But Brazil’s foreign defense collaboration is not limited to the United States. In recent years, Brazil has notably been partnering with Sweden, who built the F-39 Gripen combat aircraft for the Brazilian Air Force. There is also competition from China. The giant Huawei supplies the Brazilian telecom sector, serving as a rival to the United States’s sphere of influence in the South American region. The United States recently asked Brazil to ban Huawei from a 5G auction in order to solidify the primacy of the US-Brazil defense trade relationship.
Brazil also has a history of coordination with the United Nations, primarily in addressing the preservation of international peace and security. Brazil participated in the Minustah peace deployment in Haiti until 2017 and has been generally active in the United Nations’s African policy as well. Brazilian Defense capabilities have been frequently used for cybersecurity, border control, organized crime, drug enforcement, and the protection of the Amazon.
But the path to defense coordination is not entirely secure. The relationship with the Amazon is a prime example that reflects the militarization of political and economic policy. With Bolsonaro’s recent deployment of troops to fight Amazonian wildfires, international pressure to prevent defense interference in the region reveals the contentious nature of the Brazilian political and military relationship. The Amazon has a history of military presence, dating back to the dictatorship from 1964-1985, during which time the Trans-Amazon Highway was built.
The recent surge in COVID-19 cases in Brazil will also have a considerable political and monetary impact on Brazil, despite that the defense budget allocation for the year remains to be seen. The Brazilian government may need to divert Embraer’s defense spending in favor of commercial aviation, particularly with the Gripen and KC-390 aircrafts. In April, American aircraft manufacturer Boeing announced the termination of a $4.2 billion deal with Embraer, which will have heavy ramifications for the KC-390 project, and could lead Embraer to seek partnerships with companies in India or China.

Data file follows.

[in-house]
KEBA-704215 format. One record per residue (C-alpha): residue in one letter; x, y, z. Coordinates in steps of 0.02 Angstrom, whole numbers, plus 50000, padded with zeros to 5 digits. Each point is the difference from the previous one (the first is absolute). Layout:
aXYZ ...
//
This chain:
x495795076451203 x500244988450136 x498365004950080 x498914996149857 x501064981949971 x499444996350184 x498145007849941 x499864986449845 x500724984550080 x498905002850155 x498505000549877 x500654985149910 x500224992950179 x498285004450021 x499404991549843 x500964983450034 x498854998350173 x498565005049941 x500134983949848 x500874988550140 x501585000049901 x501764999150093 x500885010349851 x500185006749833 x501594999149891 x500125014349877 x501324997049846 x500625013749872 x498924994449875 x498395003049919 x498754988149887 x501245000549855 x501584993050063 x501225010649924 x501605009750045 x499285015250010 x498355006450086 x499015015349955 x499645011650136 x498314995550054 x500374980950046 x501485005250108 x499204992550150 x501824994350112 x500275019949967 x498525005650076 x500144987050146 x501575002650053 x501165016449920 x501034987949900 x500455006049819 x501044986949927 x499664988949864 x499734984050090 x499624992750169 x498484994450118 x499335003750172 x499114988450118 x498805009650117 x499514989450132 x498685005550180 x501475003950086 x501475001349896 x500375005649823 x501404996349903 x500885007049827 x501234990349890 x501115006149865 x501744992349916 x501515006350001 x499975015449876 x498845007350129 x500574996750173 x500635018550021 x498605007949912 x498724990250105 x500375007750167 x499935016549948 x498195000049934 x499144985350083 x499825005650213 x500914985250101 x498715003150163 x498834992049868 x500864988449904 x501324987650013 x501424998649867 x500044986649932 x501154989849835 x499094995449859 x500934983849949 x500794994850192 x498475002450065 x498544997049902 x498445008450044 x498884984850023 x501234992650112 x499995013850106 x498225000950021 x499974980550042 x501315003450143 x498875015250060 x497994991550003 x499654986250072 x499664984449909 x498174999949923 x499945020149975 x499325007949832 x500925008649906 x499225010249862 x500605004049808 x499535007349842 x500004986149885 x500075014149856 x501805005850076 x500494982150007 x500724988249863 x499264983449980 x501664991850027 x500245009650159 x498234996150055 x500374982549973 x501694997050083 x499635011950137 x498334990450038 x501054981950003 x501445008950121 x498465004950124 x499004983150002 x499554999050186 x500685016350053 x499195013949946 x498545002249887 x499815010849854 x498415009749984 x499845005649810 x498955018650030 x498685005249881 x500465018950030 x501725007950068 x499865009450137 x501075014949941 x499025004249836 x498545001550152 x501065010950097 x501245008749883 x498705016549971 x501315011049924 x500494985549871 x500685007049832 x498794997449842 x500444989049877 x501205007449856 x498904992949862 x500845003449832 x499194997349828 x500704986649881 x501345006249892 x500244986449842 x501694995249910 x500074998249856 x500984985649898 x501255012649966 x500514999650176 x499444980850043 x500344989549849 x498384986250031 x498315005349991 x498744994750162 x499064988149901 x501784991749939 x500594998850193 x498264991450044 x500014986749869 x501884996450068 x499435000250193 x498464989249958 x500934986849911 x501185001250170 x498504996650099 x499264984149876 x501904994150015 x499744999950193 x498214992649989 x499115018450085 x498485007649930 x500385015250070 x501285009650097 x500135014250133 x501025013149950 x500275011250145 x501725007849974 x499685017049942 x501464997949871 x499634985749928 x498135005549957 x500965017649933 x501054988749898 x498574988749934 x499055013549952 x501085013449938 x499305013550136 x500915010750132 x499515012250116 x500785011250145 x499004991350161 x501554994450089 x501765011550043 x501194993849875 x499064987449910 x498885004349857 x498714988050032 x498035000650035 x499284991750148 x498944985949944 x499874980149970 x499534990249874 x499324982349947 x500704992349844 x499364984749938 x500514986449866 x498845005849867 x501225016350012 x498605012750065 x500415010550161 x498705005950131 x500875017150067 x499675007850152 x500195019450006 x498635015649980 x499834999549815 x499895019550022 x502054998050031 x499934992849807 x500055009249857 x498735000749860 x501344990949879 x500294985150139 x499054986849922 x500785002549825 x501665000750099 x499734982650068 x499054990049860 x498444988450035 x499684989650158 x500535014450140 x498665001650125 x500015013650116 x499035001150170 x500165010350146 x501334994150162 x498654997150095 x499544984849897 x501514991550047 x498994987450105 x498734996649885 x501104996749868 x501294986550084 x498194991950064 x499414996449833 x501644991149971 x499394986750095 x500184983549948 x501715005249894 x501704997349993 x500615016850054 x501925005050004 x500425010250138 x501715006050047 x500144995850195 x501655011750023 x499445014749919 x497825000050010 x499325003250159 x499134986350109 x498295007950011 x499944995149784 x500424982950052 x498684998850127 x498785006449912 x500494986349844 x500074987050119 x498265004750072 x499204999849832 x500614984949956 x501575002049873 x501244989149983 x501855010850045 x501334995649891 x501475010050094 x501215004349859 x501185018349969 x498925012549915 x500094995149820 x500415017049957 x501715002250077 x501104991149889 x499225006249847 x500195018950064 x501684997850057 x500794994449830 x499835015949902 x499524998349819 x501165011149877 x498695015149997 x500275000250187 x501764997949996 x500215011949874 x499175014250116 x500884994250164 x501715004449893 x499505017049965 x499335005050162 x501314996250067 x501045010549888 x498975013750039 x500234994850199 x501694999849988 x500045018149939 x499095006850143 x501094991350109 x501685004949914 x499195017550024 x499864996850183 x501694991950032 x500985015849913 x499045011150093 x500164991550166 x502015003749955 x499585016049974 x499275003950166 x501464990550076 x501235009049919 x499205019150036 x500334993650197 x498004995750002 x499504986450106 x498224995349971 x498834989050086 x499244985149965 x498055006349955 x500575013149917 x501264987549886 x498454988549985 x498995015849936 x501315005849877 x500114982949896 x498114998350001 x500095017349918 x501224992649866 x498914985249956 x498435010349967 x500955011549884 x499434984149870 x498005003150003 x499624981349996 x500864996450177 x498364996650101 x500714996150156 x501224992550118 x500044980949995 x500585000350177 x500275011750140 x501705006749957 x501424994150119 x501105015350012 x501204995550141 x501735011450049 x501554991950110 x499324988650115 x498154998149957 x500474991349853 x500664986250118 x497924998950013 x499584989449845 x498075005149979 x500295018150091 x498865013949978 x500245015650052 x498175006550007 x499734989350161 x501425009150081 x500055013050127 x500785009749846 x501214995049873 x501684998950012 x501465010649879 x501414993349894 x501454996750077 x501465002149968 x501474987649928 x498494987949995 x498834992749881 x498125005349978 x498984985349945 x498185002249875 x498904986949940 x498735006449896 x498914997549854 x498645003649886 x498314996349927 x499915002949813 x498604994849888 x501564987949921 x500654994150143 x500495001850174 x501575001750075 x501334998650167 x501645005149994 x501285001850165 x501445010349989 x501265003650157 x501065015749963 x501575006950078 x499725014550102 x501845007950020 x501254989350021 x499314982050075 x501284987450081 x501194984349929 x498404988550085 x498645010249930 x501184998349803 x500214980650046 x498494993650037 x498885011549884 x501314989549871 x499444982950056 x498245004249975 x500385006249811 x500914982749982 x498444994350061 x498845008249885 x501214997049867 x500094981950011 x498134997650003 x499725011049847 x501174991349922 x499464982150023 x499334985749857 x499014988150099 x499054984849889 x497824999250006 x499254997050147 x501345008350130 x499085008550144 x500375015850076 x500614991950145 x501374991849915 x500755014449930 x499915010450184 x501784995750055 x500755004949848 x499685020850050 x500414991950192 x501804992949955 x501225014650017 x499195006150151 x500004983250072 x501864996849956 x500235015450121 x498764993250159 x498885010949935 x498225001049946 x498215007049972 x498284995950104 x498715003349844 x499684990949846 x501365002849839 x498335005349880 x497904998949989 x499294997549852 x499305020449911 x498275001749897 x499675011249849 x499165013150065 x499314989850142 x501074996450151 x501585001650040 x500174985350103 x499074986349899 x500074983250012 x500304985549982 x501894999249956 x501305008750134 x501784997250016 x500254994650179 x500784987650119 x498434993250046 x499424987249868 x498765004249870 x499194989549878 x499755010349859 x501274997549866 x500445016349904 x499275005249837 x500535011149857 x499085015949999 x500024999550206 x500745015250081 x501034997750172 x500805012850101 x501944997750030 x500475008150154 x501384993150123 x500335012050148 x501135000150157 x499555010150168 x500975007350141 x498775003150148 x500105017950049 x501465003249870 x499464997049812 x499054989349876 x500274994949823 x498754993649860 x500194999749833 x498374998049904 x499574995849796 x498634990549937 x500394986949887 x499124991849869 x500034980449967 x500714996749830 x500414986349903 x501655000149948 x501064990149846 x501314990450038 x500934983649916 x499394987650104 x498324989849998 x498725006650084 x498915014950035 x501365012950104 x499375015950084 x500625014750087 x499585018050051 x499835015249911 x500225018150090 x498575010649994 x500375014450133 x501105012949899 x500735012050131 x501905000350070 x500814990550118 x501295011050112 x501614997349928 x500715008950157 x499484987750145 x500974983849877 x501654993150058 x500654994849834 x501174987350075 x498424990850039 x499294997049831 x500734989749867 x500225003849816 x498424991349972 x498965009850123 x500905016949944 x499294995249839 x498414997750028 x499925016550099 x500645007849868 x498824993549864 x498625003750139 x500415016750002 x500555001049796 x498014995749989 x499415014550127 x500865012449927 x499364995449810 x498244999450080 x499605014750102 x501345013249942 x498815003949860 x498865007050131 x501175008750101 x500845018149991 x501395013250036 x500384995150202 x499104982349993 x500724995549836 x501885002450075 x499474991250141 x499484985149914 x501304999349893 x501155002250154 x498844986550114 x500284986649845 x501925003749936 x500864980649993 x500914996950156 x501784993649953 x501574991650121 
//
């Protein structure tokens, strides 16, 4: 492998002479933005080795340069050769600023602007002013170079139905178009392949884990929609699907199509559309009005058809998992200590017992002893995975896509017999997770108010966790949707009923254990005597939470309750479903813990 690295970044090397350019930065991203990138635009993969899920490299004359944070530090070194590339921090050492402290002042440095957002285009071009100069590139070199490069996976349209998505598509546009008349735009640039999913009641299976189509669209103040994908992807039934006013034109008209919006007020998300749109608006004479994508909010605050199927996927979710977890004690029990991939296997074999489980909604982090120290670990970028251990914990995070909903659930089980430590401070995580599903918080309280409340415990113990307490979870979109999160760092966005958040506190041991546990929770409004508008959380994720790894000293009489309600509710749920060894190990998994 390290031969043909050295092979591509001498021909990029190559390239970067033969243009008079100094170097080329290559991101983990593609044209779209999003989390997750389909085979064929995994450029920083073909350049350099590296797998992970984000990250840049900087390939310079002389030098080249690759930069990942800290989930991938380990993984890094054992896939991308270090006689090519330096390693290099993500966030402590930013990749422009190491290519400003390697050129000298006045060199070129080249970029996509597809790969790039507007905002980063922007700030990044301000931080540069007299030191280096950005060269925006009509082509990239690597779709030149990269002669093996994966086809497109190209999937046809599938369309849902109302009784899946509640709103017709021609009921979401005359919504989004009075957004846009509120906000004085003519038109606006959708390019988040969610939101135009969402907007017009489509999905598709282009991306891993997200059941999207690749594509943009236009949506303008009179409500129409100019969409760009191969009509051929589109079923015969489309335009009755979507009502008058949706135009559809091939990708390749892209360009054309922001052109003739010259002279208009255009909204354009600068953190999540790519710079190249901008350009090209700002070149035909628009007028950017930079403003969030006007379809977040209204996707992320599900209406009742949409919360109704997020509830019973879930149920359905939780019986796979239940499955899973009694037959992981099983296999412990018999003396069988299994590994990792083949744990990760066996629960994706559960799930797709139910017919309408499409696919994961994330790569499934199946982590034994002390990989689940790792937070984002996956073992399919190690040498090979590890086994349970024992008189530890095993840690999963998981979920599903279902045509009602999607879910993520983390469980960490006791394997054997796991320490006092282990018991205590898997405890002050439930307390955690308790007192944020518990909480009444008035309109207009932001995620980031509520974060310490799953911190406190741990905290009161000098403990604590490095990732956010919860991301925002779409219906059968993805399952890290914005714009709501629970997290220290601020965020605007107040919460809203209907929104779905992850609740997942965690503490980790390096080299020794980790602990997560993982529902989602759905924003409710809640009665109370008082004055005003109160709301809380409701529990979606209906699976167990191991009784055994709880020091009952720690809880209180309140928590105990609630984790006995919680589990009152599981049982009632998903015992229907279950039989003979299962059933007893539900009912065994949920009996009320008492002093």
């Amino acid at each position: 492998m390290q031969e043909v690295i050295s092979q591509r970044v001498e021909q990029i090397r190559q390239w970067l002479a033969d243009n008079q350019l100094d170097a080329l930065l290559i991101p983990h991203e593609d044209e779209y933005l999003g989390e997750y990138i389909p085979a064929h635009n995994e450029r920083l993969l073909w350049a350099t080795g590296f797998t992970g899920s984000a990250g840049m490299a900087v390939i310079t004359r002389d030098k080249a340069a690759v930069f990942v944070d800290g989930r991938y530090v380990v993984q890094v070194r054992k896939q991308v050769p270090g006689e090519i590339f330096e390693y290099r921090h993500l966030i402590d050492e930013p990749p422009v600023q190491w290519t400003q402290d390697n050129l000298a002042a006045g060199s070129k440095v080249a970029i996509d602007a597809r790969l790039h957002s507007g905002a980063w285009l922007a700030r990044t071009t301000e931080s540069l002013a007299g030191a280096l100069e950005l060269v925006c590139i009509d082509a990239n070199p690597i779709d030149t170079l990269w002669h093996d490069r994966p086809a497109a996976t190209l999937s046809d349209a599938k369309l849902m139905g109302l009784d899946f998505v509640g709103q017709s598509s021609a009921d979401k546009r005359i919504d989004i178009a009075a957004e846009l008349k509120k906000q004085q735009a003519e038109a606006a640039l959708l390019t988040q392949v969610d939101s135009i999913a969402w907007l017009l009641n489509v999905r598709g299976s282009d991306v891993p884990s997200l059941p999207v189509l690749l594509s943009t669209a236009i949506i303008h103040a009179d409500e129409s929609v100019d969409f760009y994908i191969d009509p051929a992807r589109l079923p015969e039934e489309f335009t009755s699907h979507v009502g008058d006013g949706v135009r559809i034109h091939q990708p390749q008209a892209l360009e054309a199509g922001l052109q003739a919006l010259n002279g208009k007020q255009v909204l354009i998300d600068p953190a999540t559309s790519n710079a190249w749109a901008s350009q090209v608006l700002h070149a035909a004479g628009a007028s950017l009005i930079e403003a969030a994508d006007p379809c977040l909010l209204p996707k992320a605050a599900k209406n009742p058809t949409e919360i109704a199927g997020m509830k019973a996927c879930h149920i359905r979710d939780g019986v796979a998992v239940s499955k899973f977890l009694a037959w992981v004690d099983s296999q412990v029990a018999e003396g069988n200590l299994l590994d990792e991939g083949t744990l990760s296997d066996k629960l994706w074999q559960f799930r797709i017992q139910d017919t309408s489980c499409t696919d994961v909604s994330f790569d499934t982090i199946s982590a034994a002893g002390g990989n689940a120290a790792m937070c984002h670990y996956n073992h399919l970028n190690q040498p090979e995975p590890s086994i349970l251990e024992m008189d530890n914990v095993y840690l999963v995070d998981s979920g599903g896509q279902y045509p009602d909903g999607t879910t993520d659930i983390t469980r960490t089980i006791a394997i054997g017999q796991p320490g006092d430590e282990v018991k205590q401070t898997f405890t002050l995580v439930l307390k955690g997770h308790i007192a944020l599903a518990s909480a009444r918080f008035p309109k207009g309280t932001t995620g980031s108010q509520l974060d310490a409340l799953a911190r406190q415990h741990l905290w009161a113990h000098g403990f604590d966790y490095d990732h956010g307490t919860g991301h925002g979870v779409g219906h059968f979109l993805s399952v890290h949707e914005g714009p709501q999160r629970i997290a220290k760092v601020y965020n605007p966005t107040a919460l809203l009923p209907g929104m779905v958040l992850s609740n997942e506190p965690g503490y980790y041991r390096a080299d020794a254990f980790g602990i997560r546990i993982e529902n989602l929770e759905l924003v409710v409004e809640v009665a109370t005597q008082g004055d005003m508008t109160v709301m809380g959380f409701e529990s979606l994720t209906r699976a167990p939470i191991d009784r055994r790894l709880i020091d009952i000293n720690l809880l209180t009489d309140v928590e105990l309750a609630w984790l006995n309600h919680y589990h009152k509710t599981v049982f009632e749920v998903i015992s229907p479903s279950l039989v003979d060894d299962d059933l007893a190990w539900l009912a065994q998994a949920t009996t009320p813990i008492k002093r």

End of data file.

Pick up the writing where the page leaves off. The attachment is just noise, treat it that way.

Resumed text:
Nonetheless, Brazil remains an international soft power with limited aspirations of military dominance in the region. Any adoption of hard power would require significant spending, could antagonize the United States and regional powers, and would be met with resistance by the Brazilian populace. Turning to foreign powers such as China or Russia in the acquisition of air, naval, and space technology would disrupt the region’s balance of power and undermine its current allies. As modeled by Waltz’s security dilemma, Brazil’s assertion of regional hegemony would compel other South American nations to ratchet up defense spending in response. Brazil can only hope to enhance its defense industry by maintaining a “low profile” with a clear dependence on more prominent powers such as the United States, Europe, and China. The Brazilian defense industry, though poised to grow, must contend with recent economic stagnation and the unpredictable consequences of the coronavirus if it seeks to expand even further.
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Peter Sufrin is an Associate Member of the Inter-American Dialogue, with a focus on Brazilian Affairs. He holds a BA in History from the University at Buffalo, an MA in History from Boston University, an MA in International Relations from Seton Hall University, and an MA in Portuguese from the University of Massachusetts-Dartmouth. He is a regular contributor to online publications such as the Dialogue’s Latin America Advisor, Brazzil, and American Diplomacy. He currently resides in Washington, D.C.